Responding to COVID has certainly underscored the need to build in adaptability. We have met with hundreds of companies in the last six months since the book launched. With the need to reexamine talent and location strategy due to work from home changes, many companies are also looking more holistically at their operating models. There has not been a better time to be on the journey towards a more Agile enterprise. Given the strategy acceleration and associate engagement benefits at stake, those who are not doing so may be left behind.

    Can you share the most interesting story that happened to you since you started this pivot?

    We have had the opportunity to collaborate with a few of the world’s most innovative companies. These are companies with thousands of Agile teams. What has been interesting in those discussions is that they reinforce the need to focus on the holistic operating model. There are critical parts of the operating model design that must be in service of Agile teams. For example, the management system should be designed for more frequent decisions on strategic prioritization and resource allocation. Having Agile teams is important, but you need an agile operating model too.

    What would you say is the most critical role of a leader during a disruptive period?

    Leaders must do three things to embed adaptability: 1) Determine the stretching outcomes they want to achieve, 2) Resource dedicated teams against those outcomes, and 3) Guide the journey to a more agile operating model to help teams be more successful over time. Leaders should expect disruption. This is the new normal. We know that 80–90% of innovation fails, and for the innovation that succeeds, two-thirds of the time there was a significant adaption from the original solution design. Therefore, leaders can either plan to fail or plan to adapt.

    When the future seems so uncertain, what is the best way to boost morale? What can a leader do to inspire, motivate and engage their team?

    Leaders are inspirational in different ways based on their strengths. However, when trying to drive innovation and change, one common challenge is that leaders try to predict, command and control. Oftentimes leaders share experiences or expertise thinking they are being helpful, but these behaviors get in the way of customer centricity. Teams end up being boss-centric instead of customer-centric. To avoid this, when engaging with their teams, leaders might ask a few simple questions. What do you recommend? How can we test that? How can I help?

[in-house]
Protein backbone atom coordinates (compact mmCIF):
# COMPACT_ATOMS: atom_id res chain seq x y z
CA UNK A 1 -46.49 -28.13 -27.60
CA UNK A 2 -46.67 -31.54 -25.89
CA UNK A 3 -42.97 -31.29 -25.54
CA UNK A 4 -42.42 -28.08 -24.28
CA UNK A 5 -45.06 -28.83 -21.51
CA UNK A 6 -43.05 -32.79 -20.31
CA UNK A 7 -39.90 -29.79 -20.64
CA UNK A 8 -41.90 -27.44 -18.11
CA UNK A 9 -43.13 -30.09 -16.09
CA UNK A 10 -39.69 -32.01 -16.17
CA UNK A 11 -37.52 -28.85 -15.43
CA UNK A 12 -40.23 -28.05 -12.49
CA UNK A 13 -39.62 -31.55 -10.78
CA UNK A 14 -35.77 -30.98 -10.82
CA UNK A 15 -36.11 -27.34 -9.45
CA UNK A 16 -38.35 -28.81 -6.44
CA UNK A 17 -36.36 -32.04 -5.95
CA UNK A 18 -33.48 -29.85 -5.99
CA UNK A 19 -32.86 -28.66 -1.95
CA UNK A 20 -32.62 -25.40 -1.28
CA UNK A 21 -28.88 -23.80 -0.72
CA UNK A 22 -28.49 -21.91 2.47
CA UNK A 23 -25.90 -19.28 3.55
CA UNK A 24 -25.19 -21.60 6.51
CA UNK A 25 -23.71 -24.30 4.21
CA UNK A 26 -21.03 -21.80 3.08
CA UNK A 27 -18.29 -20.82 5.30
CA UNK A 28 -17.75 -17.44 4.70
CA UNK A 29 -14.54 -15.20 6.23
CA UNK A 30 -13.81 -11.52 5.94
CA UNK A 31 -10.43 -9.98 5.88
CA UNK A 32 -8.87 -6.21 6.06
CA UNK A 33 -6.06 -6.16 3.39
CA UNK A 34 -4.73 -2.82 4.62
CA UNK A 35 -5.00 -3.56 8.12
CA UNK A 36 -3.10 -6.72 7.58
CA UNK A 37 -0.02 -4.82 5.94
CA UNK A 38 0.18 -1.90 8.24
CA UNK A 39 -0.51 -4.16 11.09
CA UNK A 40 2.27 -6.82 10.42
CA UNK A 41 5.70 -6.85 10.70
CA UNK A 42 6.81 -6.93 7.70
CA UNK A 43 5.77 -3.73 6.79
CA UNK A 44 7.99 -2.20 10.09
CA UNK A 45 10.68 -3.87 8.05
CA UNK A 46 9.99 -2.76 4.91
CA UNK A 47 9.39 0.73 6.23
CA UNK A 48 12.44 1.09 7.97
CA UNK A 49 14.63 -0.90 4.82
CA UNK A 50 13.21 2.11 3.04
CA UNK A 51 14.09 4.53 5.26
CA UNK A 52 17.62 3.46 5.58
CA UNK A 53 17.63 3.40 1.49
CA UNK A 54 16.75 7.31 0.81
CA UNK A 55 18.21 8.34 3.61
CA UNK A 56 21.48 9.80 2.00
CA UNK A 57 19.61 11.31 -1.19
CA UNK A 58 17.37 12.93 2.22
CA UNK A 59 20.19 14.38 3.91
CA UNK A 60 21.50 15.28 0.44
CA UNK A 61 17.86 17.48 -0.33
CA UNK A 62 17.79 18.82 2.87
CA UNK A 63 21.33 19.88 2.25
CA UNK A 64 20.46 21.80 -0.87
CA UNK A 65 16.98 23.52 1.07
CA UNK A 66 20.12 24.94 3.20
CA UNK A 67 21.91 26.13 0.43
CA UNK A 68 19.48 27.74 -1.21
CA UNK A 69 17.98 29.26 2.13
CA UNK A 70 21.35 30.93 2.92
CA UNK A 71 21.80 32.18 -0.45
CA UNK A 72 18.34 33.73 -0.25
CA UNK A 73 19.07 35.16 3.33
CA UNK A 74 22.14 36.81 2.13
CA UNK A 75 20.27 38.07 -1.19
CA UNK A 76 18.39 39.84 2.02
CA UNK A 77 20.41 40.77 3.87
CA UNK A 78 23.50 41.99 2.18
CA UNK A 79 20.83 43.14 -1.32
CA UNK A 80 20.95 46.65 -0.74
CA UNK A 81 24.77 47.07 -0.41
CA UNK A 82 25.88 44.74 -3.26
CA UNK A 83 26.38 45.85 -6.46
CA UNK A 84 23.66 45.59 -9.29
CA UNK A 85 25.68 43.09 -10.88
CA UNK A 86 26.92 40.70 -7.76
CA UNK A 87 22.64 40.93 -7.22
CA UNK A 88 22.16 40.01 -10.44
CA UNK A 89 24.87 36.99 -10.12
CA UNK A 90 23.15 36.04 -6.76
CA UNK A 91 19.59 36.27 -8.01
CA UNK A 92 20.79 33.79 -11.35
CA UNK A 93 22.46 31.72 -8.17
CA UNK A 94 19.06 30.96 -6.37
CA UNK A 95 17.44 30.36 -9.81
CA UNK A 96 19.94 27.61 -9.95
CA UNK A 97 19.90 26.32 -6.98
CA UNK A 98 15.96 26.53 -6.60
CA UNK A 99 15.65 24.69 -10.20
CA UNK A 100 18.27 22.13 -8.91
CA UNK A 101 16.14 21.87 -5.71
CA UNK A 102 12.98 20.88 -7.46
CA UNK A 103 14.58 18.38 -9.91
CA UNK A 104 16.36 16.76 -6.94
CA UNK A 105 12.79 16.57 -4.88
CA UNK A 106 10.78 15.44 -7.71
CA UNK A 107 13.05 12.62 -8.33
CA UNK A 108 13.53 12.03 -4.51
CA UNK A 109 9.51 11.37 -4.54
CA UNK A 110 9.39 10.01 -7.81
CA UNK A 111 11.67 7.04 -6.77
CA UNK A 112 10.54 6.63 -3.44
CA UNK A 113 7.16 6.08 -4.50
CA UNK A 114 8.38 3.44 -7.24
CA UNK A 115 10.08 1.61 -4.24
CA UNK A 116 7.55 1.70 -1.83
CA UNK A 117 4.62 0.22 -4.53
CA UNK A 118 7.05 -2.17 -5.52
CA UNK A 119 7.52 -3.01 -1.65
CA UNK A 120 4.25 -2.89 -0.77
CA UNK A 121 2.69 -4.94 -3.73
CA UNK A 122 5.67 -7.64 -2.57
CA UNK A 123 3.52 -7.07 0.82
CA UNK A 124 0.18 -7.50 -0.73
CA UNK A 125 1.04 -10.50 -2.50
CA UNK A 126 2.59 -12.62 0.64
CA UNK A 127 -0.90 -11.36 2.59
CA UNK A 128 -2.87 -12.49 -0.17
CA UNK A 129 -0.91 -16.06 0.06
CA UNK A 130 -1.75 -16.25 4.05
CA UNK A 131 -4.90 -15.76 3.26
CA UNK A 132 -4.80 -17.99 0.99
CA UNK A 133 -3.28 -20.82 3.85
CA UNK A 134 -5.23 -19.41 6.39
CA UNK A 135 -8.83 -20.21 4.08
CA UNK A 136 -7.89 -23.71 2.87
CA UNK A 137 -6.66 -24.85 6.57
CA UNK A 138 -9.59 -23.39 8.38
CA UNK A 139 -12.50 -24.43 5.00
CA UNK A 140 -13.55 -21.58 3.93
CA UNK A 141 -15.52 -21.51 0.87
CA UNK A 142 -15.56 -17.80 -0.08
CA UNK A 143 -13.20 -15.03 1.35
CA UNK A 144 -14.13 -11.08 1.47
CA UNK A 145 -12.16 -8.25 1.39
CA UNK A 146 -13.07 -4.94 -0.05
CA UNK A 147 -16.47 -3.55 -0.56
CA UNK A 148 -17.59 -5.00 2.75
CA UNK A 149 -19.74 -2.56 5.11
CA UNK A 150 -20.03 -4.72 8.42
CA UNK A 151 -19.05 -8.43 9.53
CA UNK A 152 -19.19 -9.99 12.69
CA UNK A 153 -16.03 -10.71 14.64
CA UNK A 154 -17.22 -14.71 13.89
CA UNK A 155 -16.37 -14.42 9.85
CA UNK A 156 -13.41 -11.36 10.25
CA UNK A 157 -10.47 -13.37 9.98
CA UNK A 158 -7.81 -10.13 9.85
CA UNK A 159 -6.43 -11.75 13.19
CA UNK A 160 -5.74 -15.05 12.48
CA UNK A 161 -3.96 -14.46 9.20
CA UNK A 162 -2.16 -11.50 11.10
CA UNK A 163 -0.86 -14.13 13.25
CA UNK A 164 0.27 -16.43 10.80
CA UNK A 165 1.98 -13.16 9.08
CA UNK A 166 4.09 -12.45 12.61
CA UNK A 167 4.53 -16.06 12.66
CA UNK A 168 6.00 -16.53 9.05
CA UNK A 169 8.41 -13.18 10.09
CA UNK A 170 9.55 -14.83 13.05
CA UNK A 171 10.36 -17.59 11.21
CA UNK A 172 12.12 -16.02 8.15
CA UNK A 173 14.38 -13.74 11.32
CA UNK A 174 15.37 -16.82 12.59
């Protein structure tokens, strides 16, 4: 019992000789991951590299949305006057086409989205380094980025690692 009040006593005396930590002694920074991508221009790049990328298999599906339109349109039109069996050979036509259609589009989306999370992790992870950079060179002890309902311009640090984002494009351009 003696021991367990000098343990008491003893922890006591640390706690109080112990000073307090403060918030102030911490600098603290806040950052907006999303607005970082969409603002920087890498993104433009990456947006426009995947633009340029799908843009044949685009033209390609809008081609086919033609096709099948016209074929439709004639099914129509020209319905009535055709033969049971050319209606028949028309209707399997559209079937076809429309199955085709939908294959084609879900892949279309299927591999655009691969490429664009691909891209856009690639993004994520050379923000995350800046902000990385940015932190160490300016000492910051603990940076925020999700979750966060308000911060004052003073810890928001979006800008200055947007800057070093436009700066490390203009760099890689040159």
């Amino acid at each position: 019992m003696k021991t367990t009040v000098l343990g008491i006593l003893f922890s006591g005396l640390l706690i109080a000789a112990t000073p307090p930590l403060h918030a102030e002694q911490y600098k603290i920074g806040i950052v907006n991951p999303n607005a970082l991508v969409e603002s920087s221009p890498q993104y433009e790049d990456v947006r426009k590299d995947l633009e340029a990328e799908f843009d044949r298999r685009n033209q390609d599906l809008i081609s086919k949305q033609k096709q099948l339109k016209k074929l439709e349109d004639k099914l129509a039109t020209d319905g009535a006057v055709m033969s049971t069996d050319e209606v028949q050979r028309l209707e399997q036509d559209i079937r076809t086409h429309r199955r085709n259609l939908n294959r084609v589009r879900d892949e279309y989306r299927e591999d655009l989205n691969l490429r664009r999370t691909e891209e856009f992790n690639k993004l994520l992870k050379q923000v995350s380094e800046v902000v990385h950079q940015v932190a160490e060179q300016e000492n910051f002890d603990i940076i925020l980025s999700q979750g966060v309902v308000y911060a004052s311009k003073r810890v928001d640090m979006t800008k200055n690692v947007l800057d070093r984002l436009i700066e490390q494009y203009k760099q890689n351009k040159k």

Is there a “number one principle” that can help guide a company through the ups and downs of turbulent times?

    Turbulent times create opportunity — more share is usually up for grabs. Companies that make focused changes and investments can take share.

    Can you share 3 or 4 of the most common mistakes you have seen other businesses make when faced with a disruptive technology? What should one keep in mind to avoid that?

    1. Not focusing on customer need. Companies should scan the market not for solutions that look like theirs, but solutions that meet the same customer need
    2. Scaling too quickly. Sometimes this is not involving the business enough. Sometimes this is not fixing process and believing that technology on its own will be silver bullet solution.
    3. Not testing the value in the heart of the business. Sometimes technology is tested on the periphery so that current P&L operations are not disturbed. As much as possible, test where it matters.